Negative online encounters impact more than young Australians

Australian adults are experiencing similar online challenges to those encountered by young Australians, according to the latest research from the Office of the eSafety Commissioner.

The research shows that 1 in 4 young people were contacted by strangers or someone they didn’t know, while 1 in 5 were socially excluded online. Similarly, repeated unwanted contact was the most common negative online experience reported by 16 percent of adults.

“Negative online experiences don’t just affect young people, therefore it’s essential that we instill the skills and strategies for dealing with difficult online experiences from a young age. Online safety is a life-long journey—not a destination,” says Julie Inman Grant, eSafety Commissioner.  

Reassuringly, 66% of young people were able to reflect on their experience in a positive way—40% became more aware of online risks, while 33% became more aware of who their real friends were, and 23% learnt to use the internet in a more balanced way.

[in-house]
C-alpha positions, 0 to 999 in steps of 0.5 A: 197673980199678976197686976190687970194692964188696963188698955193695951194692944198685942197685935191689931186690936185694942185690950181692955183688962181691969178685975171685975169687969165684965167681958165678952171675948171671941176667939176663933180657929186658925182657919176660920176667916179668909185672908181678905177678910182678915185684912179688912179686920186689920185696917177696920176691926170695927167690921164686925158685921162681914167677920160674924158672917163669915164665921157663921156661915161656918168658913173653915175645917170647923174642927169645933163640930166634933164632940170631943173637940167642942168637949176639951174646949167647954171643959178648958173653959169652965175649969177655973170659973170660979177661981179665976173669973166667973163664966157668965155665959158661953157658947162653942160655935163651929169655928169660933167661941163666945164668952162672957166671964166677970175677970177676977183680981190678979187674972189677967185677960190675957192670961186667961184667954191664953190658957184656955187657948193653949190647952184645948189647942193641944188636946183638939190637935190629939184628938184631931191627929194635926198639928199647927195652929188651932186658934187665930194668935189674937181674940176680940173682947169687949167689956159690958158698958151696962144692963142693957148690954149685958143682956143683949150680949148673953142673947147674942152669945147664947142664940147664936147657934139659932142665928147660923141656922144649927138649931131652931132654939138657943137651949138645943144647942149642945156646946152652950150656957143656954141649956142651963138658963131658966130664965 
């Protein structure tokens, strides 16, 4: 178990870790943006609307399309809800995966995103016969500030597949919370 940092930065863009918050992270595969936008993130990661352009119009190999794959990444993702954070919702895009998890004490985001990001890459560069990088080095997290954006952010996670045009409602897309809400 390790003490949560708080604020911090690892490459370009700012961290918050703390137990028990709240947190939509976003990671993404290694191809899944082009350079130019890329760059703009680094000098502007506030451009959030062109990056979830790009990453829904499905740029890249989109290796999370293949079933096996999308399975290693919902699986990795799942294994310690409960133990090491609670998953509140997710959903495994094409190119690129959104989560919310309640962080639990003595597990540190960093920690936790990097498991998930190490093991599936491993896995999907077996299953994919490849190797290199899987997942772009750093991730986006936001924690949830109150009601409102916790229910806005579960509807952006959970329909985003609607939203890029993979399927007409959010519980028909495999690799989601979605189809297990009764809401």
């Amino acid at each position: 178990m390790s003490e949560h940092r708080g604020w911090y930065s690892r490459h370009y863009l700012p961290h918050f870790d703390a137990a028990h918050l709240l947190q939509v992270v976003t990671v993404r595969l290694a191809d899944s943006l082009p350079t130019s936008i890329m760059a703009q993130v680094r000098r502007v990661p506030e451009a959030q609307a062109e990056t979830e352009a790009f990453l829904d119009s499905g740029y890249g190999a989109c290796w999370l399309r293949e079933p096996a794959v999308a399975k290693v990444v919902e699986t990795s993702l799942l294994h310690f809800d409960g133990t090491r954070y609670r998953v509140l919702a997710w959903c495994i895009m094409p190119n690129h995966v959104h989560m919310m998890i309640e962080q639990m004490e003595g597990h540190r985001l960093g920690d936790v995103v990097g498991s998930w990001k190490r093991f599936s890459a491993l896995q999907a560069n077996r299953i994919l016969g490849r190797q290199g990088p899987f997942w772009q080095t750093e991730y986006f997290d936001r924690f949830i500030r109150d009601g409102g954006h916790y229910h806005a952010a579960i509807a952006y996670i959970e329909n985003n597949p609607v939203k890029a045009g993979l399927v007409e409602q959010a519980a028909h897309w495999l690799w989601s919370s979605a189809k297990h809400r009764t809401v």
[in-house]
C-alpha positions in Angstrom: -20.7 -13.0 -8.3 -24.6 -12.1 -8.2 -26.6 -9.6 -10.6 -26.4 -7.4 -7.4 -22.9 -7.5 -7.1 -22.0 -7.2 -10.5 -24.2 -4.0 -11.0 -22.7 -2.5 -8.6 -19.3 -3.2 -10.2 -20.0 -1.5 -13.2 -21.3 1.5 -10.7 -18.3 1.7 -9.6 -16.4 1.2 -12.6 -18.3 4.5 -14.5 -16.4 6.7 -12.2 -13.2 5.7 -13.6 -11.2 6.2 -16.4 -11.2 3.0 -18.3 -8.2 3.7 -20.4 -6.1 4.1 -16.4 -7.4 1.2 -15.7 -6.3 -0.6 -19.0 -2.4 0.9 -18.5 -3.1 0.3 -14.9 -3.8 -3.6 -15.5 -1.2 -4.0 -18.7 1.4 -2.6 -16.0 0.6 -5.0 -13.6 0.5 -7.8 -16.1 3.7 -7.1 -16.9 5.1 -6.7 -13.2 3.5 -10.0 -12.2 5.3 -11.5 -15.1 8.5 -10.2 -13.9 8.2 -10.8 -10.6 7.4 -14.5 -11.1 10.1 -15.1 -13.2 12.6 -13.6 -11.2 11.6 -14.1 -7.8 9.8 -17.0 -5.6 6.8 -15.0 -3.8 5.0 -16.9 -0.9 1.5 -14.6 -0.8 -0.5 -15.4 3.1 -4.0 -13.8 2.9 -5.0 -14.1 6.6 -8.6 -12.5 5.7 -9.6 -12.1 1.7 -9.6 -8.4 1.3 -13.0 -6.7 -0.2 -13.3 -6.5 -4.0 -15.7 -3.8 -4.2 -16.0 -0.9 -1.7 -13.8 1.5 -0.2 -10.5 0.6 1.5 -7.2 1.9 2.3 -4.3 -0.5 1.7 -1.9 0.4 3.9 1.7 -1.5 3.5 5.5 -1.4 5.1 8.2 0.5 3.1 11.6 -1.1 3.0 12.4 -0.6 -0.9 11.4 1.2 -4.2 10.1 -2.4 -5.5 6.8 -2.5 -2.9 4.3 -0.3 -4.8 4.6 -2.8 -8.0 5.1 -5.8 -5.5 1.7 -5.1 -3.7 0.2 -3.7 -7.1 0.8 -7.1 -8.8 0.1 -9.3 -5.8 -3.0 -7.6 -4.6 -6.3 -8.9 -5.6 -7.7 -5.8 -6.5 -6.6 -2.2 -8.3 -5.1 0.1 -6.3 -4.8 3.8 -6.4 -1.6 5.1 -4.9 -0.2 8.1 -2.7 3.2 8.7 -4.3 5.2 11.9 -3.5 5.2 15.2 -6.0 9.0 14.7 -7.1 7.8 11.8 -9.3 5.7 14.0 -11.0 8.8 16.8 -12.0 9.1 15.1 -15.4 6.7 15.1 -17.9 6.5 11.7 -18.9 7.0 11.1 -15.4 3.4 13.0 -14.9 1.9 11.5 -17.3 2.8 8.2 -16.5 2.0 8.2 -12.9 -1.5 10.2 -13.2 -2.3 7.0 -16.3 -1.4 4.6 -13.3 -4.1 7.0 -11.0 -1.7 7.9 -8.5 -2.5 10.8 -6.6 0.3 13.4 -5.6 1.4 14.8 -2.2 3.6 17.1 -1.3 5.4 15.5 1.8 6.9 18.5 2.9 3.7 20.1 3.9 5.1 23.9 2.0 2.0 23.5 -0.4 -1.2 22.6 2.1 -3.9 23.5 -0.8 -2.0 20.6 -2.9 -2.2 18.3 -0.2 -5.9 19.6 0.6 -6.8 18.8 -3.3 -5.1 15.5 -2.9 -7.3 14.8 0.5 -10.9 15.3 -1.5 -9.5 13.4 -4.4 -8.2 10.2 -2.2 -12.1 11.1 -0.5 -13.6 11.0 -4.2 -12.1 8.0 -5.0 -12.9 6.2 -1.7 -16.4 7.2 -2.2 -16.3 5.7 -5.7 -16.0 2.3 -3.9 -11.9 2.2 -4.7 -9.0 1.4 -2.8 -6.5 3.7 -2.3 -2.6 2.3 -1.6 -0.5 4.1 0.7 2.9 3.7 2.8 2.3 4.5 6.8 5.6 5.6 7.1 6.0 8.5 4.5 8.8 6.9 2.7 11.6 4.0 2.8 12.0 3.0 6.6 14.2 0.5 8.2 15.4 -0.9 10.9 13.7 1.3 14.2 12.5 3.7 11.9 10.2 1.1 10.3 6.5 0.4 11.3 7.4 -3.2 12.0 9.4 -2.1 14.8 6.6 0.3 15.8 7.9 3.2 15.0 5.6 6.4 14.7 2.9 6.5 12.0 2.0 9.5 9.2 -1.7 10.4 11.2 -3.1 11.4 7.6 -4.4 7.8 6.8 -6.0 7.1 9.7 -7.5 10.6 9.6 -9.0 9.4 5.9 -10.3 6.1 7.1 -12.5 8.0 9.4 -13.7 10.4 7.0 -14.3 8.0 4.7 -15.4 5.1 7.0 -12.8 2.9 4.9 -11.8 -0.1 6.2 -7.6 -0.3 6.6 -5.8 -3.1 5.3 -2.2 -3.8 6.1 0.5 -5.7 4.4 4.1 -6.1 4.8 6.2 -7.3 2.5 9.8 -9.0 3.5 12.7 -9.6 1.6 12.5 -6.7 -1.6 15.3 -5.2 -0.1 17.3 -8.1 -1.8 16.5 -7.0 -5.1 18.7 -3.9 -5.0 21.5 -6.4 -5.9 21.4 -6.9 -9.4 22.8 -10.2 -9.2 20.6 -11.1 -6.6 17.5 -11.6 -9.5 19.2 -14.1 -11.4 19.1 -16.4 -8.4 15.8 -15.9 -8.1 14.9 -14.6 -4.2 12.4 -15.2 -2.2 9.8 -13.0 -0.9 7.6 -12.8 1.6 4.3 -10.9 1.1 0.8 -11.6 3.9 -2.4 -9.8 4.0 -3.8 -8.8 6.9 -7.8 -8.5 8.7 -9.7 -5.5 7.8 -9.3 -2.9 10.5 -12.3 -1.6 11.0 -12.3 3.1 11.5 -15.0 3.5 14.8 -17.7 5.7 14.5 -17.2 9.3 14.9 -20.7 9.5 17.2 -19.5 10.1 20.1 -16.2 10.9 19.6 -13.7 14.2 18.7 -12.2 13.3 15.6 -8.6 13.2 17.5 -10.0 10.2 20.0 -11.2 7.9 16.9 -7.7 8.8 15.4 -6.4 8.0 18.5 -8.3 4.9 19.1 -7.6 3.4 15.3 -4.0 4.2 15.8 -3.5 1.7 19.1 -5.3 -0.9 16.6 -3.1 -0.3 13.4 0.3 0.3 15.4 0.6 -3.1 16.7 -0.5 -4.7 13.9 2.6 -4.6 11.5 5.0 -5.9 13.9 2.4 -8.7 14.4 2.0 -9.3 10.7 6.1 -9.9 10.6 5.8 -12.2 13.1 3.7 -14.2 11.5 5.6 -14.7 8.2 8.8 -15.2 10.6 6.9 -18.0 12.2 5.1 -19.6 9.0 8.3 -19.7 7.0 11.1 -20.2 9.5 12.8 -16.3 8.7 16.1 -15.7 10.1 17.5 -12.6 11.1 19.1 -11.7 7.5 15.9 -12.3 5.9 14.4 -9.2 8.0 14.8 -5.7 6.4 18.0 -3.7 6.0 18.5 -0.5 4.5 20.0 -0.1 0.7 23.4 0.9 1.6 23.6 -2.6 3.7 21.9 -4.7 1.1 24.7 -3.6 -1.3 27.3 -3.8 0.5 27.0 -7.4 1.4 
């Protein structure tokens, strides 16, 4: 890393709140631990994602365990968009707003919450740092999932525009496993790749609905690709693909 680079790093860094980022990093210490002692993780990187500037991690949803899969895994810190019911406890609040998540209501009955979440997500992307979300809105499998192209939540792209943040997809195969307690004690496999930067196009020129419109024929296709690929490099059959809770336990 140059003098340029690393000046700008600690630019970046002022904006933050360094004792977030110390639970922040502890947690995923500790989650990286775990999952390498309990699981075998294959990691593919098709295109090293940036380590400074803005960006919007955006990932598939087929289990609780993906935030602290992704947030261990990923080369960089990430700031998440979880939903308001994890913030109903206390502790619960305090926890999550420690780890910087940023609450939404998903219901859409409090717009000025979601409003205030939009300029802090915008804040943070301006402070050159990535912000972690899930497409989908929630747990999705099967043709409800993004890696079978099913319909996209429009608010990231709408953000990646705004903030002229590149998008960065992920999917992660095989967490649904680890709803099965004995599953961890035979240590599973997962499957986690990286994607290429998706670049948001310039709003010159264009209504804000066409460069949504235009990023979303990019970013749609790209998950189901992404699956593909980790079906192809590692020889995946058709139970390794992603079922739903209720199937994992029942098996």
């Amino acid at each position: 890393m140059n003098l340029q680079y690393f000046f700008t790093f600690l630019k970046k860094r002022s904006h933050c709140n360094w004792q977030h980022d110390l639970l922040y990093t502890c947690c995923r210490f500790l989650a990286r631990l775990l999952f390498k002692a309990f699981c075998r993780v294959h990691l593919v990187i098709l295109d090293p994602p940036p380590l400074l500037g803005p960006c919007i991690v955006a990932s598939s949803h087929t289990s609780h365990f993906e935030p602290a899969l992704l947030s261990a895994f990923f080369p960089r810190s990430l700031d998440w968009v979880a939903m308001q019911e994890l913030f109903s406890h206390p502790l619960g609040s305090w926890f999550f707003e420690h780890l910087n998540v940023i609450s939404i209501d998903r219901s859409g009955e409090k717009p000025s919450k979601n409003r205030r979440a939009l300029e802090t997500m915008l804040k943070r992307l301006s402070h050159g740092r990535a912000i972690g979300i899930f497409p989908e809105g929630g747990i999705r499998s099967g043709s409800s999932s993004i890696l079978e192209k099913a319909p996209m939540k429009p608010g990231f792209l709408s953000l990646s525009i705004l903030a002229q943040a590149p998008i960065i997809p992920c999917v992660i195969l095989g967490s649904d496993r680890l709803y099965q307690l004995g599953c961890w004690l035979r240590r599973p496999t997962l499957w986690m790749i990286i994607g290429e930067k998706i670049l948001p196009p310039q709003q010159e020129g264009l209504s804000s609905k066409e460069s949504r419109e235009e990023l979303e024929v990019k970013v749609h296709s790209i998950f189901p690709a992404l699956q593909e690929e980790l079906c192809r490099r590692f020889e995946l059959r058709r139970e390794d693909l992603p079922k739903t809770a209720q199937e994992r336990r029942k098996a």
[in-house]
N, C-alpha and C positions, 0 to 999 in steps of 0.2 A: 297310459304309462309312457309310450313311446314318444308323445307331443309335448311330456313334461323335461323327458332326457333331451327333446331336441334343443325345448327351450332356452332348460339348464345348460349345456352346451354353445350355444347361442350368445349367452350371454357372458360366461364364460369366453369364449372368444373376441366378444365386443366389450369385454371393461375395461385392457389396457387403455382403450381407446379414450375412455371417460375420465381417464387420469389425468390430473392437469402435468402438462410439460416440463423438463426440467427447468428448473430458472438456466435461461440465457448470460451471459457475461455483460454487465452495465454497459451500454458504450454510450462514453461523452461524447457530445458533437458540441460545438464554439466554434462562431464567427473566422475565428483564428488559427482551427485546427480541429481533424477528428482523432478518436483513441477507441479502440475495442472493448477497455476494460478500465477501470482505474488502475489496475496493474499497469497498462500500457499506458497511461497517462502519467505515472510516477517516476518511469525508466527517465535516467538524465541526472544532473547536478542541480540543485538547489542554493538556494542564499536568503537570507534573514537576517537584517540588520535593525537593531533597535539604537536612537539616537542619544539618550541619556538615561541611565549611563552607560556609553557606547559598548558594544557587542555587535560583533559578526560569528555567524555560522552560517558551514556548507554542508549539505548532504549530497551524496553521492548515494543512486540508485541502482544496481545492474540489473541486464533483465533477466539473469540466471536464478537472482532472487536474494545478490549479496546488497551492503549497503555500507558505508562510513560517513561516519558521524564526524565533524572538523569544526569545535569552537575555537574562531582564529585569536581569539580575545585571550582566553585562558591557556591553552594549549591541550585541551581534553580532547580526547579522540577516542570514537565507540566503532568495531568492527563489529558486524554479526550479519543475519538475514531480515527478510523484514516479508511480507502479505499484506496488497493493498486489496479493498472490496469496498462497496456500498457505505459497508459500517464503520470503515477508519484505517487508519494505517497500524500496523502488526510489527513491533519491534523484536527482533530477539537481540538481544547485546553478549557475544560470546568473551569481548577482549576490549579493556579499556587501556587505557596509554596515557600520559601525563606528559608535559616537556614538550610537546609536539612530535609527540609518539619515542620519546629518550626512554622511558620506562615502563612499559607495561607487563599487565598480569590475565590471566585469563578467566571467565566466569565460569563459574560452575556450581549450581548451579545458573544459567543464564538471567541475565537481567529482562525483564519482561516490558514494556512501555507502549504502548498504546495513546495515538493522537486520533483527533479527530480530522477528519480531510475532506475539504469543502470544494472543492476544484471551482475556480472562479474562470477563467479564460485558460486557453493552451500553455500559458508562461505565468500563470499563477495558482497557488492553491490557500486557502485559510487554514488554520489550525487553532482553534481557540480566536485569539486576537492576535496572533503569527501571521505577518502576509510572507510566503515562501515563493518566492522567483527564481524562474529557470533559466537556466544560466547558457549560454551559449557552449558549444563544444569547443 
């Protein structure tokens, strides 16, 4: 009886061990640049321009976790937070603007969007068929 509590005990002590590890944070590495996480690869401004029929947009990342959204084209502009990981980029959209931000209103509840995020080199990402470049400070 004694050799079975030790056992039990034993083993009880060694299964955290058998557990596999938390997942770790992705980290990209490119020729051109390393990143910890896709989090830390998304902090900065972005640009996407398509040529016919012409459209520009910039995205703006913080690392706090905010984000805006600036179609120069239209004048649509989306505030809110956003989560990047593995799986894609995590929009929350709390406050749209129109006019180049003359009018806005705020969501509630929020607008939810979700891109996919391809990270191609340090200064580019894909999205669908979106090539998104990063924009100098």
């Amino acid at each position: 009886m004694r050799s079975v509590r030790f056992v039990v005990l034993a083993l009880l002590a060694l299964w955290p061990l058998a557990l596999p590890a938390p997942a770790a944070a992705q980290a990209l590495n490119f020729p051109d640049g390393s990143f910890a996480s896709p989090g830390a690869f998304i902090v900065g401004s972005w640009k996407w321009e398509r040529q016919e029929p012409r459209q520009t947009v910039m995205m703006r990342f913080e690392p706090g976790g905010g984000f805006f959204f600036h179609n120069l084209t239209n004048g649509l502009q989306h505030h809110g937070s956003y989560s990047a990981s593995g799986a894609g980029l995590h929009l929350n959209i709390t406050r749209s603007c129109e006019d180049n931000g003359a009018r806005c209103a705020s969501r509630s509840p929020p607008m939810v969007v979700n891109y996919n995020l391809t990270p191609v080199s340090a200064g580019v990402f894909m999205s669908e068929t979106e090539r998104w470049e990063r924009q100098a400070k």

“I’m encouraged by the overwhelming number of young people who continue to learn from their negative online encounters. This is an important part of building resilience, critical reasoning and empathy skills, which should extend into adulthood” says Inman Grant.

Unfortunately, almost half of young Australians did not seek help from their parents about a negative online experience, and only 12% reported the encounter to a social media platforms.

“Talking to family or friends is an important part of dealing with online issues, as is using the formal reporting tools available through social media sites and apps to help get harmful material removed,” says Inman Grant.

Young people can also report cyberbullying material to the eSafety Office if the content has not been removed from a social media site.

“Prevention, followed by early intervention through reporting are the most effective measures to addressing negative online experiences like cyberbullying,” adds Inman Grant.

For more information about the research visit: www.esafety.gov.au/about-us/research

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